Company behind controversial Pebble Mine project sues over EPA rejection

The company behind the controversial Alaskan Pebble Mine project sued the Environmental Protection Agency (EPA) on Friday for blocking the project last year.

In a statement Friday, the Pebble Partnership alleged the EPA’s veto was issued before the completion of the permitting process. Rather than waiting for the Army Corps of Engineers’ (USACE) permitting process to conclude, the EPA made its decision under a provision of the Clean Water Act that allows it to restrict mining activity in the Bristol Bay watershed. The bay contains the world’s single largest sockeye salmon fishery.

“The most appropriate place to determine whether the project should advance remains within the regulatory process and without political interference. The USACE initiated an Environmental Impact Statement [EIS] process for evaluating the Pebble Project and the EPA fully participated in this process as a cooperating agency,” Pebble Limited Partnership CEO John Shively said in a statement. “The conclusions asserted by the EPA in their veto are in direct contrast with the final EIS for the Pebble Project which clearly indicated the project could be developed without harm to the Bristol Bay fishery.”

Although the Pebble Mine project was vocally opposed by conservationist groups, who hailed the Biden administration for its decision, conservative figures including Donald Trump Jr. and then-Fox News host Tucker Carlson had also called for it to be blocked. In 2020, under then-President Trump, the Army Corps denied a key permit to the project, which is currently under appeal.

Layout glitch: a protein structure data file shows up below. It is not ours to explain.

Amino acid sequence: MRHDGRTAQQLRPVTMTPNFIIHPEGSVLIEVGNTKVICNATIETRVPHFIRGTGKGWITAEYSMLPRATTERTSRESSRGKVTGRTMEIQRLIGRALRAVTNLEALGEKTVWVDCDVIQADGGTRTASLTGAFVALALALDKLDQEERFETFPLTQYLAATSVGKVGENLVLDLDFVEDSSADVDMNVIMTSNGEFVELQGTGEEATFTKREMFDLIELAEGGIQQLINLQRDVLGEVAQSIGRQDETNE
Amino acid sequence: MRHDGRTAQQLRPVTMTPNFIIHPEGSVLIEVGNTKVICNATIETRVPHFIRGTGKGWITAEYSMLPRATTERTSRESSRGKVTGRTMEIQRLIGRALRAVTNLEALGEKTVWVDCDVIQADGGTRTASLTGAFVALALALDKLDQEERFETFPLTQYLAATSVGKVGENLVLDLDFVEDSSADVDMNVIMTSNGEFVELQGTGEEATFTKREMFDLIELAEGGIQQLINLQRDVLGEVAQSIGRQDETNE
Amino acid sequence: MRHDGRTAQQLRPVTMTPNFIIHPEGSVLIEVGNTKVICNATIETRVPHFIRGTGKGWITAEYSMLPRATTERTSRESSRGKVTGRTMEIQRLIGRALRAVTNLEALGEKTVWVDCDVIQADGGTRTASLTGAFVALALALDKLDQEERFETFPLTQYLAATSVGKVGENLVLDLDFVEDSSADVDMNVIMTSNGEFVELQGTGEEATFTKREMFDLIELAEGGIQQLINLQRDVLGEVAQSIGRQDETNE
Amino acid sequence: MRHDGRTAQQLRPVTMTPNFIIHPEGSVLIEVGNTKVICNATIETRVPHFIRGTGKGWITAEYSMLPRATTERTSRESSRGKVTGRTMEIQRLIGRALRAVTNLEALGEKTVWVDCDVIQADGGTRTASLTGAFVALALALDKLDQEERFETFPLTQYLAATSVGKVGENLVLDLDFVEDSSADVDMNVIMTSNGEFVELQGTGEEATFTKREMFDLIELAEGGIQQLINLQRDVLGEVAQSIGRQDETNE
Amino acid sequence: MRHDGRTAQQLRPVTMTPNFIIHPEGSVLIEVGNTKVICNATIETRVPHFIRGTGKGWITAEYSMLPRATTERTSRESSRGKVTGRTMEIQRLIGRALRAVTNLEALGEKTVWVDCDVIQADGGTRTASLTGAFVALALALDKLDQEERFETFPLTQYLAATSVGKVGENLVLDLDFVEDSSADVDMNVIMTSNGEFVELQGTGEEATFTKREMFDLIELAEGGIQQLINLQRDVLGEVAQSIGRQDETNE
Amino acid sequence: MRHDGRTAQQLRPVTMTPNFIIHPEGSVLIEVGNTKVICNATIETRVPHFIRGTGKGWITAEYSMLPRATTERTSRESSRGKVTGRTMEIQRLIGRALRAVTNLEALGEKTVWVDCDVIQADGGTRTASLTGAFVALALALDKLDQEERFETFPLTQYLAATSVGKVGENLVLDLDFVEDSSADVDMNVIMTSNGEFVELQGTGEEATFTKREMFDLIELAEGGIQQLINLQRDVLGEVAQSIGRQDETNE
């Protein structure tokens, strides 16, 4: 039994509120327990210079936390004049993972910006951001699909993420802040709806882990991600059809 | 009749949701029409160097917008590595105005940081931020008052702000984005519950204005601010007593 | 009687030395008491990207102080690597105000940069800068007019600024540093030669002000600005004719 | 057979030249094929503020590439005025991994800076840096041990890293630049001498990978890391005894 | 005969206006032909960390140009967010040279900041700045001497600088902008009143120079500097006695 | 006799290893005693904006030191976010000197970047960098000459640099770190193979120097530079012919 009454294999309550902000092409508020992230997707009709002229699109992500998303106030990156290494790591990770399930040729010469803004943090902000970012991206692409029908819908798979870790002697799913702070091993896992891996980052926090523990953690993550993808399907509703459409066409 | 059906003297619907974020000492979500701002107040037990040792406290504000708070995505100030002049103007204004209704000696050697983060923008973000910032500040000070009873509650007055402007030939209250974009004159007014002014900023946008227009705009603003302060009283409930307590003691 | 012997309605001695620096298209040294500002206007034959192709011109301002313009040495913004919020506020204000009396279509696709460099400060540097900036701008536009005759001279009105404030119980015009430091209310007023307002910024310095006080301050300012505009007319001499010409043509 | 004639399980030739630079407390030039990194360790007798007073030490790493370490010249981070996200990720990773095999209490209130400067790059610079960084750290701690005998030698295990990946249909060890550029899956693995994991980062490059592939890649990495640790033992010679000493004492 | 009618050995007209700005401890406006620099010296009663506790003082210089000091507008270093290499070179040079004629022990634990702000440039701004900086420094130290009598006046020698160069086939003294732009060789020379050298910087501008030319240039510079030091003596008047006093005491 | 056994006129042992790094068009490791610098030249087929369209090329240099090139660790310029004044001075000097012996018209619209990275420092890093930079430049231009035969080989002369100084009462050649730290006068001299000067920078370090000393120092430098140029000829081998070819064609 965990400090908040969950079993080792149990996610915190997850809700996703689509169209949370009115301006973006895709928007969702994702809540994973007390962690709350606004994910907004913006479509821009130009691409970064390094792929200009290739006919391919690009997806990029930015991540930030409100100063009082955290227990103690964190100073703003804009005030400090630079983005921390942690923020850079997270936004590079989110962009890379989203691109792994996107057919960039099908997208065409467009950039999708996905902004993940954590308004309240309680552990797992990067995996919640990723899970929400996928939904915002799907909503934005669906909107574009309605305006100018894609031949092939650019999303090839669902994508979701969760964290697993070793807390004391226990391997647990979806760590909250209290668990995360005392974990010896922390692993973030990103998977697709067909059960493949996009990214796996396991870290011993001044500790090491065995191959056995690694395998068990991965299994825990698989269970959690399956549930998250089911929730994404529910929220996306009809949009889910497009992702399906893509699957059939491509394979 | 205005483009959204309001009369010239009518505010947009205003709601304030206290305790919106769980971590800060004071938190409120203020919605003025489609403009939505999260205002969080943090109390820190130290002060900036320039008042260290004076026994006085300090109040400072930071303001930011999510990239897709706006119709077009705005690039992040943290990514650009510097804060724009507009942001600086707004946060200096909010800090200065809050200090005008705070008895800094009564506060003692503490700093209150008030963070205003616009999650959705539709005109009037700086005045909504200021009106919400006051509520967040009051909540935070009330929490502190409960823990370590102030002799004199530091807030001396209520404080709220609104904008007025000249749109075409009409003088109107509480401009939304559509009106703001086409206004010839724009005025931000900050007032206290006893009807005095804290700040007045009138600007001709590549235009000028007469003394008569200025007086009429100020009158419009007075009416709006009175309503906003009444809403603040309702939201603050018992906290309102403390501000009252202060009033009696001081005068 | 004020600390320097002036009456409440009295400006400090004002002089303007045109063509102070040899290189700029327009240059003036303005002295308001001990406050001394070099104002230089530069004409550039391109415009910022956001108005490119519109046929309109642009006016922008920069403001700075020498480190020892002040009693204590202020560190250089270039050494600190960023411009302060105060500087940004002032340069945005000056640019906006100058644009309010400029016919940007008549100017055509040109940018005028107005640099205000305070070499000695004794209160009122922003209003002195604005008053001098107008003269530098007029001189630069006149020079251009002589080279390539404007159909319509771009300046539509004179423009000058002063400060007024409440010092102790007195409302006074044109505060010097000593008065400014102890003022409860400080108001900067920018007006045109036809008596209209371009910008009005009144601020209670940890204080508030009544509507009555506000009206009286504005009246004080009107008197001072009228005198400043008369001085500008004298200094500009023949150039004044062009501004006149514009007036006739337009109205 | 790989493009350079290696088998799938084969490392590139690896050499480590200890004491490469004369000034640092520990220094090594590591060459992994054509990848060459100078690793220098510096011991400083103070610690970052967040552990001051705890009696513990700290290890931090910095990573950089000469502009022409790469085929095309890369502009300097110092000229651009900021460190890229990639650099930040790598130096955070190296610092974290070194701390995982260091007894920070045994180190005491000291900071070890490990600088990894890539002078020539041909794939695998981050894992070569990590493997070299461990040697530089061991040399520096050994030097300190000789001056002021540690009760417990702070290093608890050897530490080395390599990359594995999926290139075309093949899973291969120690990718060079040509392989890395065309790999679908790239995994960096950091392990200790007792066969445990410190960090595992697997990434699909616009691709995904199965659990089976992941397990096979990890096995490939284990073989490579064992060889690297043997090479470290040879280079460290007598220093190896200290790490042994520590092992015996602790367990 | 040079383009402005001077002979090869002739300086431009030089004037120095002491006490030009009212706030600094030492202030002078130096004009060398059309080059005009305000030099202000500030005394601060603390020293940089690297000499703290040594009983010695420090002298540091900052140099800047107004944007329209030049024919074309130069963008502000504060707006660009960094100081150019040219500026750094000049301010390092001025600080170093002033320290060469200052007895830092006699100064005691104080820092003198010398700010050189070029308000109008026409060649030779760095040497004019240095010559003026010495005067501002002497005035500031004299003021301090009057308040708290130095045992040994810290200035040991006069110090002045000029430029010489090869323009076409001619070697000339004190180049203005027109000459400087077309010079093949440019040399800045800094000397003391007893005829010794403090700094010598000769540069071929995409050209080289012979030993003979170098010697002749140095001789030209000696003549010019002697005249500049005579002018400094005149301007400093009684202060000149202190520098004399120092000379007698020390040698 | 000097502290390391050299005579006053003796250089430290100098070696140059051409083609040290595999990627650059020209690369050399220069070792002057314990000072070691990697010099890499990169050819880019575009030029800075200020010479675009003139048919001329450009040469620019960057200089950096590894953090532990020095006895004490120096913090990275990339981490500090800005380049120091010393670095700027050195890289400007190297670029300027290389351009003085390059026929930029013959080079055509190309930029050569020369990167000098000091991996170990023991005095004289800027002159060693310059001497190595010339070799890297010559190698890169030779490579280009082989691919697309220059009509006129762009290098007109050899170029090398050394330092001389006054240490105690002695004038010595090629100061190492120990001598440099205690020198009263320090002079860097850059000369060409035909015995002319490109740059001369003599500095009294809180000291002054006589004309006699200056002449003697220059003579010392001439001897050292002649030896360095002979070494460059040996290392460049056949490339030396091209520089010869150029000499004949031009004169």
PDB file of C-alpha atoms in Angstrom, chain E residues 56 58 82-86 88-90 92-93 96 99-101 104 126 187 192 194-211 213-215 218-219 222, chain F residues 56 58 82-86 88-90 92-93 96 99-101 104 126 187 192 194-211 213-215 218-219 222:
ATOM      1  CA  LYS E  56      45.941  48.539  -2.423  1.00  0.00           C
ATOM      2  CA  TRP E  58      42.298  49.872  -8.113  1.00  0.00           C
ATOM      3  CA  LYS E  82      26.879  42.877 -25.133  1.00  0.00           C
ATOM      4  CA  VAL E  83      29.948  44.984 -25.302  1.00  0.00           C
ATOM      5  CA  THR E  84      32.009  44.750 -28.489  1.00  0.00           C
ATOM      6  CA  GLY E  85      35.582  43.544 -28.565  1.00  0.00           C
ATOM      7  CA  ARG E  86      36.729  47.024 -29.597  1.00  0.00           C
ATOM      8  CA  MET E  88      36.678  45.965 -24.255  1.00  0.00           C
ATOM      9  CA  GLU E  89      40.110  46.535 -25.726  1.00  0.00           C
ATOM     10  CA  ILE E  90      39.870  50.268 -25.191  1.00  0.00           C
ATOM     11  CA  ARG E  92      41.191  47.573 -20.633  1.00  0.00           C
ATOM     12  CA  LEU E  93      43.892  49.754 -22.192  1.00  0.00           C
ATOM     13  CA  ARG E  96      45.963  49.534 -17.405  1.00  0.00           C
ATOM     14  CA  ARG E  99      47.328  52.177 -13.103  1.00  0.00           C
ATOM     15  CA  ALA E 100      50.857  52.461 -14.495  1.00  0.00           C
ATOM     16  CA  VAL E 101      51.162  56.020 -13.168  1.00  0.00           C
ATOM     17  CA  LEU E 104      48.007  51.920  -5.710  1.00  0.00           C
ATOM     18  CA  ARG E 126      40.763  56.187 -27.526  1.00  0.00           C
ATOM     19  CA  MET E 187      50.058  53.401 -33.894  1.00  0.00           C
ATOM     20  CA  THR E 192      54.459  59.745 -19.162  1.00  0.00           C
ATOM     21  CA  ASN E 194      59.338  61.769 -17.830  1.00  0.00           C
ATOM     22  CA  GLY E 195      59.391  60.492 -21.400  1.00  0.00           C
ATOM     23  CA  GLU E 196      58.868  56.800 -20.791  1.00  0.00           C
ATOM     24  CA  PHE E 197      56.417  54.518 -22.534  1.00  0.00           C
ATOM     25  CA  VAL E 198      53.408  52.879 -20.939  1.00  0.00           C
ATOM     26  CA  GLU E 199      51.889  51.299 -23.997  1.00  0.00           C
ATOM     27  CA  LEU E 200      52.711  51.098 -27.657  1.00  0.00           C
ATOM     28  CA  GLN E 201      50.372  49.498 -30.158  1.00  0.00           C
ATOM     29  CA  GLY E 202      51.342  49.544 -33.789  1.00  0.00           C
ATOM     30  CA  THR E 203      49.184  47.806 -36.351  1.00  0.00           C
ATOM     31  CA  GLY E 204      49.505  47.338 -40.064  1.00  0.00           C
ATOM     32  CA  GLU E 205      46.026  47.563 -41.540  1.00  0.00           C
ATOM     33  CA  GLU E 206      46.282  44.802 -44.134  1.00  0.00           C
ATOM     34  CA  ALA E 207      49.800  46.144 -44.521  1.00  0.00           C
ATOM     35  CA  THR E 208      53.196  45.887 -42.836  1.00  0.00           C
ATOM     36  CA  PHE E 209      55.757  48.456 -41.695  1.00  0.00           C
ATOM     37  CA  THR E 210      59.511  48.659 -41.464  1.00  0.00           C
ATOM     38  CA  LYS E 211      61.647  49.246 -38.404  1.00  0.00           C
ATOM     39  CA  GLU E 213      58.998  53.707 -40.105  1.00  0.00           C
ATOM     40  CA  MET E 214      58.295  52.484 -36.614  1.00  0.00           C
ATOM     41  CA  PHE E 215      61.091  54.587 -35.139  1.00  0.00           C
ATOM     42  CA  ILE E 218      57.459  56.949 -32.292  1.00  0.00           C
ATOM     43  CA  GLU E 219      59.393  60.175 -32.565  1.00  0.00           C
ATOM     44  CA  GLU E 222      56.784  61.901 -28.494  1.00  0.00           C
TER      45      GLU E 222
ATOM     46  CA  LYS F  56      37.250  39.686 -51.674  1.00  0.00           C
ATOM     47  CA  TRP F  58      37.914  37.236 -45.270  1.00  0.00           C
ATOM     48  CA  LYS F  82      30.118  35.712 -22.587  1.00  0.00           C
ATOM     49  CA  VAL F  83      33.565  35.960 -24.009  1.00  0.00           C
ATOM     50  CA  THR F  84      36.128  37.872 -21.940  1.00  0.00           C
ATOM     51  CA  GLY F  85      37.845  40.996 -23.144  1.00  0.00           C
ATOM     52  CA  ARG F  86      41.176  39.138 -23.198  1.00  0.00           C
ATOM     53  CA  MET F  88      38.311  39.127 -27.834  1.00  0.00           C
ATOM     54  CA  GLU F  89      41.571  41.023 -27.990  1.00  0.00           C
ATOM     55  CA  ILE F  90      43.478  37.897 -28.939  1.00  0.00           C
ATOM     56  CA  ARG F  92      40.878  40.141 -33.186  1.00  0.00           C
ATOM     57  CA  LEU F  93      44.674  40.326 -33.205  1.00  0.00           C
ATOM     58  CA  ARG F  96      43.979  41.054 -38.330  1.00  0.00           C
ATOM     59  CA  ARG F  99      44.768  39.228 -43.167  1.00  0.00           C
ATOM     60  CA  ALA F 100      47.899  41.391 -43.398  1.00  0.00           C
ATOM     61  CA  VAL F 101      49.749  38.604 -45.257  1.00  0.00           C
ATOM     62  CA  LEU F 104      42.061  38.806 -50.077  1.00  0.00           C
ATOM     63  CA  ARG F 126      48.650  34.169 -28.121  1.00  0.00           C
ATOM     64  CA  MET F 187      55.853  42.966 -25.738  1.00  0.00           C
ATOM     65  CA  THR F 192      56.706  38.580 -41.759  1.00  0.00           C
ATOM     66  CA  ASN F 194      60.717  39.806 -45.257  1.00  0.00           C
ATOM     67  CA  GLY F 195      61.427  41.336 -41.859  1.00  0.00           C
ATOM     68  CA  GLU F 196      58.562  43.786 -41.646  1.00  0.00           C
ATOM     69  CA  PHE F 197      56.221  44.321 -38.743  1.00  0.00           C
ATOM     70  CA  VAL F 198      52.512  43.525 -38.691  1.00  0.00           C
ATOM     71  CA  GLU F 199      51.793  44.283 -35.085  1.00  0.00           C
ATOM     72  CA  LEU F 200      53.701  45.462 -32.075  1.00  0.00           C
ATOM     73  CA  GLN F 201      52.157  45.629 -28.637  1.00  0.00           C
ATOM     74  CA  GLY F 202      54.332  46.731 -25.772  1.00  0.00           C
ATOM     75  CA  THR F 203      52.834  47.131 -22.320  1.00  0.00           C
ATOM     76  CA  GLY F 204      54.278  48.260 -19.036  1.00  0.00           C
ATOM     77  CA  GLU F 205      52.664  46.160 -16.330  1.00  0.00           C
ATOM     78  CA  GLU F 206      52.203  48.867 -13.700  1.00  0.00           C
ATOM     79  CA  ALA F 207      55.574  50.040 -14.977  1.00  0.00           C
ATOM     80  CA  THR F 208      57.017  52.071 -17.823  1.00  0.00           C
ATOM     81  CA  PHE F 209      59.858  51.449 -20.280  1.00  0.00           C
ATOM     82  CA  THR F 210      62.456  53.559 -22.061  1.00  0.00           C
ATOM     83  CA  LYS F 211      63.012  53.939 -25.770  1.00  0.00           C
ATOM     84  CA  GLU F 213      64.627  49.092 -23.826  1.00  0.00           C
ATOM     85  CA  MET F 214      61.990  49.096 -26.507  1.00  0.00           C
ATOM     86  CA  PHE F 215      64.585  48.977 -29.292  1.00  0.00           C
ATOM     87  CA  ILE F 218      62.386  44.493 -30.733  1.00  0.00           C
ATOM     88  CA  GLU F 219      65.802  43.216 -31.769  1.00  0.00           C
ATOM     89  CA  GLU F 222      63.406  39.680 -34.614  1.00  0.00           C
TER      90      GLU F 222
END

“We are confident the courts will uphold the EPA’s protections and reject Pebble’s attempts to revive a mining project that Alaskans do not support and the science has shown time and time again would be devastating for the waters that support salmon habitat and our way of life,” said Delores Larson, interim director of United Tribes of Bristol Bay, in a statement.

The Supreme Court previously declined to take up a request from Alaska Gov. Mike Dunleavy’s (R) administration seeking a direct ruling from the high court on whether the project should be allowed.

The Hill has reached out to the EPA for comment.

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